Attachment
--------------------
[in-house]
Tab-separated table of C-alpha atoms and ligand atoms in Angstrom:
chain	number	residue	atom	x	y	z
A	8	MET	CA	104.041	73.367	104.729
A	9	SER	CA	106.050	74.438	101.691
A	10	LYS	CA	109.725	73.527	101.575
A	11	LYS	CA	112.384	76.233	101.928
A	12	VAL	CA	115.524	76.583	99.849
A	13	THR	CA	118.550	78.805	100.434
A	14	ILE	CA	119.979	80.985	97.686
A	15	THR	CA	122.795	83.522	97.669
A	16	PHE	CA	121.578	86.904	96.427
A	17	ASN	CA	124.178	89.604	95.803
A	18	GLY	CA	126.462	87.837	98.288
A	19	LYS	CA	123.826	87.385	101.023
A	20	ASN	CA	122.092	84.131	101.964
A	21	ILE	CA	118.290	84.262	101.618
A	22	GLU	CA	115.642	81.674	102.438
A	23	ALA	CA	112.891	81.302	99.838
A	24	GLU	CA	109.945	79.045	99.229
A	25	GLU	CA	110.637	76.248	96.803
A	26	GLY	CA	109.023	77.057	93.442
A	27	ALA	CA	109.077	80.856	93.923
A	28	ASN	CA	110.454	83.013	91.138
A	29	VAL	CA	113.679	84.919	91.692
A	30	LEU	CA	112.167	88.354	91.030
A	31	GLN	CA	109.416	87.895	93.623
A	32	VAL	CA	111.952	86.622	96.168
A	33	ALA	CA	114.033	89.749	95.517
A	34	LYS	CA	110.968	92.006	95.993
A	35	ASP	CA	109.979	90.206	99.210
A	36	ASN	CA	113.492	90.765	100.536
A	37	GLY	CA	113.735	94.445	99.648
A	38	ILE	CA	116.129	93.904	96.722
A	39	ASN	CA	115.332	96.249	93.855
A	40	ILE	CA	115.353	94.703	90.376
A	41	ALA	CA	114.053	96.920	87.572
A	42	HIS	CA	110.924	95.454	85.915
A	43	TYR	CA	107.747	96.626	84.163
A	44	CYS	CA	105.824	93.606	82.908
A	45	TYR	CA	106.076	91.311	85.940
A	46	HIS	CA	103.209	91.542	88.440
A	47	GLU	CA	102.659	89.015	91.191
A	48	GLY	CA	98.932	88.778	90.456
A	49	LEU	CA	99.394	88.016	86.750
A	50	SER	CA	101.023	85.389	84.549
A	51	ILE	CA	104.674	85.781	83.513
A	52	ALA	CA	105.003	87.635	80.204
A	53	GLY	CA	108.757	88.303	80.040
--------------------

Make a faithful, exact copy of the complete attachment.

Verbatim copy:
[in-house]
Tab-separated table of C-alpha atoms and ligand atoms in Angstrom:
chain	number	residue	atom	x	y	z
A	8	MET	CA	104.041	73.367	104.729
A	9	SER	CA	106.050	74.438	101.691
A	10	LYS	CA	109.725	73.527	101.575
A	11	LYS	CA	112.384	76.233	101.928
A	12	VAL	CA	115.524	76.583	99.849
A	13	THR	CA	118.550	78.805	100.434
A	14	ILE	CA	119.979	80.985	97.686
A	15	THR	CA	122.795	83.522	97.669
A	16	PHE	CA	121.578	86.904	96.427
A	17	ASN	CA	124.178	89.604	95.803
A	18	GLY	CA	126.462	87.837	98.288
A	19	LYS	CA	123.826	87.385	101.023
A	20	ASN	CA	122.092	84.131	101.964
A	21	ILE	CA	118.290	84.262	101.618
A	22	GLU	CA	115.642	81.674	102.438
A	23	ALA	CA	112.891	81.302	99.838
A	24	GLU	CA	109.945	79.045	99.229
A	25	GLU	CA	110.637	76.248	96.803
A	26	GLY	CA	109.023	77.057	93.442
A	27	ALA	CA	109.077	80.856	93.923
A	28	ASN	CA	110.454	83.013	91.138
A	29	VAL	CA	113.679	84.919	91.692
A	30	LEU	CA	112.167	88.354	91.030
A	31	GLN	CA	109.416	87.895	93.623
A	32	VAL	CA	111.952	86.622	96.168
A	33	ALA	CA	114.033	89.749	95.517
A	34	LYS	CA	110.968	92.006	95.993
A	35	ASP	CA	109.979	90.206	99.210
A	36	ASN	CA	113.492	90.765	100.536
A	37	GLY	CA	113.735	94.445	99.648
A	38	ILE	CA	116.129	93.904	96.722
A	39	ASN	CA	115.332	96.249	93.855
A	40	ILE	CA	115.353	94.703	90.376
A	41	ALA	CA	114.053	96.920	87.572
A	42	HIS	CA	110.924	95.454	85.915
A	43	TYR	CA	107.747	96.626	84.163
A	44	CYS	CA	105.824	93.606	82.908
A	45	TYR	CA	106.076	91.311	85.940
A	46	HIS	CA	103.209	91.542	88.440
A	47	GLU	CA	102.659	89.015	91.191
A	48	GLY	CA	98.932	88.778	90.456
A	49	LEU	CA	99.394	88.016	86.750
A	50	SER	CA	101.023	85.389	84.549
A	51	ILE	CA	104.674	85.781	83.513
A	52	ALA	CA	105.003	87.635	80.204
A	53	GLY	CA	108.757	88.303	80.040